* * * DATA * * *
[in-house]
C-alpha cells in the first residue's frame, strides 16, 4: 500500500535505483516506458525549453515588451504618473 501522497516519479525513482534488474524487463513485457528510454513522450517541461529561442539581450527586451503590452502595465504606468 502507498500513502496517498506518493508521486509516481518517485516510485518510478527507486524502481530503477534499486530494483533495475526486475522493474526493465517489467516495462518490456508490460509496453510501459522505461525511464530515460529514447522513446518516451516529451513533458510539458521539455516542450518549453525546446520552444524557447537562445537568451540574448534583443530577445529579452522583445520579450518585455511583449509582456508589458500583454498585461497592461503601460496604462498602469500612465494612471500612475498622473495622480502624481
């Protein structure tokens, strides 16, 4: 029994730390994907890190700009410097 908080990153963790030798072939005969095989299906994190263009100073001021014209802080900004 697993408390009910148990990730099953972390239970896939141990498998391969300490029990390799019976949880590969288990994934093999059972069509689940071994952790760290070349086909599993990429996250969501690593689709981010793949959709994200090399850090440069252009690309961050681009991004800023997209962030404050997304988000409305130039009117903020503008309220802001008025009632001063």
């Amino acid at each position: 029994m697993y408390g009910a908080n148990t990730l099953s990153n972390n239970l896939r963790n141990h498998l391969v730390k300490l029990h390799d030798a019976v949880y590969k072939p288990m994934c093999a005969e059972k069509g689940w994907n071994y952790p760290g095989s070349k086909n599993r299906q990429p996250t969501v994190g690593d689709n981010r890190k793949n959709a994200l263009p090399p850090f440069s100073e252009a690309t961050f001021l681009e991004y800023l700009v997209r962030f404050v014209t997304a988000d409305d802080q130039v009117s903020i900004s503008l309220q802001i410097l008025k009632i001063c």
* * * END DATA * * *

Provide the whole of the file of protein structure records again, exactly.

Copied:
[in-house]
C-alpha cells in the first residue's frame, strides 16, 4: 500500500535505483516506458525549453515588451504618473 501522497516519479525513482534488474524487463513485457528510454513522450517541461529561442539581450527586451503590452502595465504606468 502507498500513502496517498506518493508521486509516481518517485516510485518510478527507486524502481530503477534499486530494483533495475526486475522493474526493465517489467516495462518490456508490460509496453510501459522505461525511464530515460529514447522513446518516451516529451513533458510539458521539455516542450518549453525546446520552444524557447537562445537568451540574448534583443530577445529579452522583445520579450518585455511583449509582456508589458500583454498585461497592461503601460496604462498602469500612465494612471500612475498622473495622480502624481
């Protein structure tokens, strides 16, 4: 029994730390994907890190700009410097 908080990153963790030798072939005969095989299906994190263009100073001021014209802080900004 697993408390009910148990990730099953972390239970896939141990498998391969300490029990390799019976949880590969288990994934093999059972069509689940071994952790760290070349086909599993990429996250969501690593689709981010793949959709994200090399850090440069252009690309961050681009991004800023997209962030404050997304988000409305130039009117903020503008309220802001008025009632001063």
């Amino acid at each position: 029994m697993y408390g009910a908080n148990t990730l099953s990153n972390n239970l896939r963790n141990h498998l391969v730390k300490l029990h390799d030798a019976v949880y590969k072939p288990m994934c093999a005969e059972k069509g689940w994907n071994y952790p760290g095989s070349k086909n599993r299906q990429p996250t969501v994190g690593d689709n981010r890190k793949n959709a994200l263009p090399p850090f440069s100073e252009a690309t961050f001021l681009e991004y800023l700009v997209r962030f404050v014209t997304a988000d409305d802080q130039v009117s903020i900004s503008l309220q802001i410097l008025k009632i001063c």